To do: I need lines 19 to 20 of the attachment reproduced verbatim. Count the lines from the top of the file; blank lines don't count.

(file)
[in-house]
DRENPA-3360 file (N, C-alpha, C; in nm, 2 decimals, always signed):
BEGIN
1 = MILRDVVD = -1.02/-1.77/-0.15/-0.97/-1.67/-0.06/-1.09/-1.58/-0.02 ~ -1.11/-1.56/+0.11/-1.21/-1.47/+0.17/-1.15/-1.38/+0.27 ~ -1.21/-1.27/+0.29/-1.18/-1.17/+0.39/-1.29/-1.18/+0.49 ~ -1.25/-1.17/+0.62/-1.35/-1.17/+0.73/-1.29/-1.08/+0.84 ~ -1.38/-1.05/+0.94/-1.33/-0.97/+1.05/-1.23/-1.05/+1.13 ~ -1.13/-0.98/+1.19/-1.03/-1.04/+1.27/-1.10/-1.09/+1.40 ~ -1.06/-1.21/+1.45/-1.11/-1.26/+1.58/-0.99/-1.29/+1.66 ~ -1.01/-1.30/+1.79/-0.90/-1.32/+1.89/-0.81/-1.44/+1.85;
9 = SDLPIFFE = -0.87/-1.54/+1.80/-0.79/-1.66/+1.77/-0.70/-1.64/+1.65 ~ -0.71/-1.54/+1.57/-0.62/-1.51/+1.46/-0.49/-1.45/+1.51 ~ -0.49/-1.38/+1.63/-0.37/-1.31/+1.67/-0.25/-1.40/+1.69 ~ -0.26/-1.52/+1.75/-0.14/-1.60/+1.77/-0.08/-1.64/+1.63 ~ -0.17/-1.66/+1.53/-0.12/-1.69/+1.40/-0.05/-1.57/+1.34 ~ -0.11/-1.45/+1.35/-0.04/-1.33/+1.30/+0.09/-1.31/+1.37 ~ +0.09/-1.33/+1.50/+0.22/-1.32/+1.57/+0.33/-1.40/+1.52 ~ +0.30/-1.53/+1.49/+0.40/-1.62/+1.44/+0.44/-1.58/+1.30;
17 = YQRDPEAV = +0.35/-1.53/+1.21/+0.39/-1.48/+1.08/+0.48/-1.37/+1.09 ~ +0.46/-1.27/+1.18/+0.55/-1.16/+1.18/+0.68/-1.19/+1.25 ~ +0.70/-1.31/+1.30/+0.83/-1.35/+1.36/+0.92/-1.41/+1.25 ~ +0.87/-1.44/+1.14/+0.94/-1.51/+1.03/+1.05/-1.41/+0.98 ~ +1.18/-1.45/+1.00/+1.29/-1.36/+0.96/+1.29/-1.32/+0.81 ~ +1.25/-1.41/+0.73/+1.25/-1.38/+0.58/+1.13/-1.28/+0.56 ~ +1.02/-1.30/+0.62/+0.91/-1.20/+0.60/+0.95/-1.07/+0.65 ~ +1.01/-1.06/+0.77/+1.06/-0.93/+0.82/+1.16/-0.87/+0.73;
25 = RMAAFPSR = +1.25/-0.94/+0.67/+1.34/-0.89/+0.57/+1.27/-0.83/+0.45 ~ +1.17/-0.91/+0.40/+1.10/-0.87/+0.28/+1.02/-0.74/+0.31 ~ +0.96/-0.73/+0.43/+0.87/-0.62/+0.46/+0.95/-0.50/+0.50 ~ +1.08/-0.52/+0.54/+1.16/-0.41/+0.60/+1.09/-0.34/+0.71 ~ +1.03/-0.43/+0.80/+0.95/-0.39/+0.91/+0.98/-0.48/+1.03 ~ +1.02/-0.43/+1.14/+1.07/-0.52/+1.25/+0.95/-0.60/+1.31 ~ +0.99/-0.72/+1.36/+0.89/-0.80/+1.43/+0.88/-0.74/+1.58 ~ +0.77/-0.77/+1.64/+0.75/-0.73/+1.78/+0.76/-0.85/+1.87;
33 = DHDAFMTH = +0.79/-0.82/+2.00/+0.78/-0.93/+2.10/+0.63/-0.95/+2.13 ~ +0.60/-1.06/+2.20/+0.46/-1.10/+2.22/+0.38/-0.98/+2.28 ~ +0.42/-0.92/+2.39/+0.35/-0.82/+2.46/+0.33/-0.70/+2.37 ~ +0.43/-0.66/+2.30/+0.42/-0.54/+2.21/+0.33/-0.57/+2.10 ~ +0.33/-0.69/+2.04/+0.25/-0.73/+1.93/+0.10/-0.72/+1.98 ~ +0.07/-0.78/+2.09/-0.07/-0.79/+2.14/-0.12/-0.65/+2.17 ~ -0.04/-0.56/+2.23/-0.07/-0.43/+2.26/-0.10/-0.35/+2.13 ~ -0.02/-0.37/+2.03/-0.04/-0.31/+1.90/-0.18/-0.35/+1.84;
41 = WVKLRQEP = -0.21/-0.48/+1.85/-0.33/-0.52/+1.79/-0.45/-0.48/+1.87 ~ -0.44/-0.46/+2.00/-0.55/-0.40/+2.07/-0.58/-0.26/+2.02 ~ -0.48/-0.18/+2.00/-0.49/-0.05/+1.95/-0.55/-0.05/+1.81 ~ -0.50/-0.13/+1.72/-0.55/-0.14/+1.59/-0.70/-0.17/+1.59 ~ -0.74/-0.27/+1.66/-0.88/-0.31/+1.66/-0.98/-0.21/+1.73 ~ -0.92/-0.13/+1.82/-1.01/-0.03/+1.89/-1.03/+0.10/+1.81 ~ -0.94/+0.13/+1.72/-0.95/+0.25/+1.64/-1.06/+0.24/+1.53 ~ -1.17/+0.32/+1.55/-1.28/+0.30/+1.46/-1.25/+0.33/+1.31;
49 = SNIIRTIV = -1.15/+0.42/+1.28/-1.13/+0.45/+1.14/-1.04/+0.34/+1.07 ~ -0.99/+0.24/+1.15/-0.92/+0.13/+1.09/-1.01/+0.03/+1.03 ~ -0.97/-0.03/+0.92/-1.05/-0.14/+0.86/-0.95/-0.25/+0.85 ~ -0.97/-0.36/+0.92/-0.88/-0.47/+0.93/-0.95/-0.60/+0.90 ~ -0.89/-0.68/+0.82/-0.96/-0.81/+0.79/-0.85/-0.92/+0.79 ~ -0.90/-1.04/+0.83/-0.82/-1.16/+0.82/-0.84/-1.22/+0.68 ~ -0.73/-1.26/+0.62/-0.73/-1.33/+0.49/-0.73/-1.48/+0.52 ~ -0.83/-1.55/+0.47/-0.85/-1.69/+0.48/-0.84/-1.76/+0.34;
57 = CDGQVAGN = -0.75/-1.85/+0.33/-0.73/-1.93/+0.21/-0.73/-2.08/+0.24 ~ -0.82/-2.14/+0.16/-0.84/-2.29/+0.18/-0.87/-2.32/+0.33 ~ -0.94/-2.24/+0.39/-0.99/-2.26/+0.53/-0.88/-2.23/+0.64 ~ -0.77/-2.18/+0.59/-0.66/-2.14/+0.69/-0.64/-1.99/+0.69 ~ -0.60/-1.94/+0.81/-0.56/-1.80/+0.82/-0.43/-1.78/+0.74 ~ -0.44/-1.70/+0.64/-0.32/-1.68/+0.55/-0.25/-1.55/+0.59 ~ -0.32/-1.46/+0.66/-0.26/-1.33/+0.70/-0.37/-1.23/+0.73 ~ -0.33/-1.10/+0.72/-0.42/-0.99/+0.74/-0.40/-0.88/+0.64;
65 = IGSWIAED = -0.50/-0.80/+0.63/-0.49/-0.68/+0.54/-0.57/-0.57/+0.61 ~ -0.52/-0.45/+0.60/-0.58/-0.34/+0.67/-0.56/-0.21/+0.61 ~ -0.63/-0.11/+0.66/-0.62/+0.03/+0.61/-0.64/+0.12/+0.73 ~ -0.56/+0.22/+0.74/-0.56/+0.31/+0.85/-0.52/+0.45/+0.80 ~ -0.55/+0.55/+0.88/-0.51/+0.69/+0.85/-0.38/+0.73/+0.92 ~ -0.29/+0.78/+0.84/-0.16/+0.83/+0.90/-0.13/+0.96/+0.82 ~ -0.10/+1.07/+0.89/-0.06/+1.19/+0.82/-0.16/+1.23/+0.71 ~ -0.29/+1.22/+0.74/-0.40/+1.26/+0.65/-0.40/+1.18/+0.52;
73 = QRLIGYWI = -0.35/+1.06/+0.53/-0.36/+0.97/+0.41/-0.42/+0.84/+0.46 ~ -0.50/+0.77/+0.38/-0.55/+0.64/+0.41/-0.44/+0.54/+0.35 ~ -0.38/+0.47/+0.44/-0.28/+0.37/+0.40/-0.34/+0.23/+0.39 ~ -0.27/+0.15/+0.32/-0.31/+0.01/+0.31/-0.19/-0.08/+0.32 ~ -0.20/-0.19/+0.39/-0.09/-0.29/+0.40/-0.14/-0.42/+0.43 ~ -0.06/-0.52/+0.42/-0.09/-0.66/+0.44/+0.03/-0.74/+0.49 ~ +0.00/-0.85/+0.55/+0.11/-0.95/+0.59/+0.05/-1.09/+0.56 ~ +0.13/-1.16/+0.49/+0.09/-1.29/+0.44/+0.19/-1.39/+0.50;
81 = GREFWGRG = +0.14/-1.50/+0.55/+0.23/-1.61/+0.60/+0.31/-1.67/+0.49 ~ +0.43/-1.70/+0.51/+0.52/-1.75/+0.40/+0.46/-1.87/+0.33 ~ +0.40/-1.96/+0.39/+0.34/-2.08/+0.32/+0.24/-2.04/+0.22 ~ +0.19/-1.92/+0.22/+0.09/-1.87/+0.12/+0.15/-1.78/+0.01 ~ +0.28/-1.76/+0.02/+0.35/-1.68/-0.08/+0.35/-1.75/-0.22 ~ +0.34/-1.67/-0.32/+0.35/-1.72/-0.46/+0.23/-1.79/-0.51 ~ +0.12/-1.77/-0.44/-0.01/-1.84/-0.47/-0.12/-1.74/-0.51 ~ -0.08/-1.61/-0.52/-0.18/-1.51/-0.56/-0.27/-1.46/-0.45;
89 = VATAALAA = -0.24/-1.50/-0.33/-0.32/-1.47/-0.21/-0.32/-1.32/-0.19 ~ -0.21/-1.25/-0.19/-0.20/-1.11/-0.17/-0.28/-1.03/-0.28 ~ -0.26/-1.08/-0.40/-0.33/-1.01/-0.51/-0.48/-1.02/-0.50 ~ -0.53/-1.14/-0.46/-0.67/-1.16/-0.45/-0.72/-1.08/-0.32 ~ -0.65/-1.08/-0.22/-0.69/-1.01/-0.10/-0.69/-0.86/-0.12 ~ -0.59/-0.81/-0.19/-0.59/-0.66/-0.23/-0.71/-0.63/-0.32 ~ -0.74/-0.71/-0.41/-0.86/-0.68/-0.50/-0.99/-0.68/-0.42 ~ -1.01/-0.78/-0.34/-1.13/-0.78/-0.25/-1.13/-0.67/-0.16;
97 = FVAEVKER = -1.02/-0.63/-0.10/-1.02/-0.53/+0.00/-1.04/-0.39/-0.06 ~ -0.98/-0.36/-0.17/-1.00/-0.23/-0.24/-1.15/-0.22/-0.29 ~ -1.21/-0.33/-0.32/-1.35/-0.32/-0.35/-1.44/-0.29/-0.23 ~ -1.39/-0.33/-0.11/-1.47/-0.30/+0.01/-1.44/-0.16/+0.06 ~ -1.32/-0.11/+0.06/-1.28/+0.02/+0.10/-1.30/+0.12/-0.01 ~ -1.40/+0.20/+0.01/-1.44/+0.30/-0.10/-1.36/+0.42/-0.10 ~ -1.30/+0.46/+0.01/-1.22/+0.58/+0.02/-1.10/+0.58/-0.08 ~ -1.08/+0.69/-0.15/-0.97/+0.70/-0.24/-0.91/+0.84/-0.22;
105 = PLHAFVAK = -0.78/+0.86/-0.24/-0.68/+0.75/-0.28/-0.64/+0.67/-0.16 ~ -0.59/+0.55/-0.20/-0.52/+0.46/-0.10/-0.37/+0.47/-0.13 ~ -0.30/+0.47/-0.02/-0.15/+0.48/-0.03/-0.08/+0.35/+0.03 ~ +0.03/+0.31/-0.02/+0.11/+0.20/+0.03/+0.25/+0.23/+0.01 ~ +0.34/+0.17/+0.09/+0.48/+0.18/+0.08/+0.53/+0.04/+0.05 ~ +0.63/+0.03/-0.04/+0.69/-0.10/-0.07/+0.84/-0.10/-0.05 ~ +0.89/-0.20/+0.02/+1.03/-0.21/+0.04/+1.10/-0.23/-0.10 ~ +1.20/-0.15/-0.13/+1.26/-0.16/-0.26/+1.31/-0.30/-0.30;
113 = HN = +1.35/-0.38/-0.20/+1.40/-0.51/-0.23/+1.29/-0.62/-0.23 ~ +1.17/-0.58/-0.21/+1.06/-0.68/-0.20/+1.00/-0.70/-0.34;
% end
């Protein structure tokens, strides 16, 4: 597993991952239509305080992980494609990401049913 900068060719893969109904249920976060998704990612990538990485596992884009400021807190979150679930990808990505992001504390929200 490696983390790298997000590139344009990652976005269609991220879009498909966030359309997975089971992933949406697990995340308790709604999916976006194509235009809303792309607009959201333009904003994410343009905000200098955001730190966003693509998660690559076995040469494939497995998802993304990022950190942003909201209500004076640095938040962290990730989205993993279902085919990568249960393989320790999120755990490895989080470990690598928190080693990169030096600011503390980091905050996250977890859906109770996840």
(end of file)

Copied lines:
% end
């Protein structure tokens, strides 16, 4: 597993991952239509305080992980494609990401049913 900068060719893969109904249920976060998704990612990538990485596992884009400021807190979150679930990808990505992001504390929200 490696983390790298997000590139344009990652976005269609991220879009498909966030359309997975089971992933949406697990995340308790709604999916976006194509235009809303792309607009959201333009904003994410343009905000200098955001730190966003693509998660690559076995040469494939497995998802993304990022950190942003909201209500004076640095938040962290990730989205993993279902085919990568249960393989320790999120755990490895989080470990690598928190080693990169030096600011503390980091905050996250977890859906109770996840």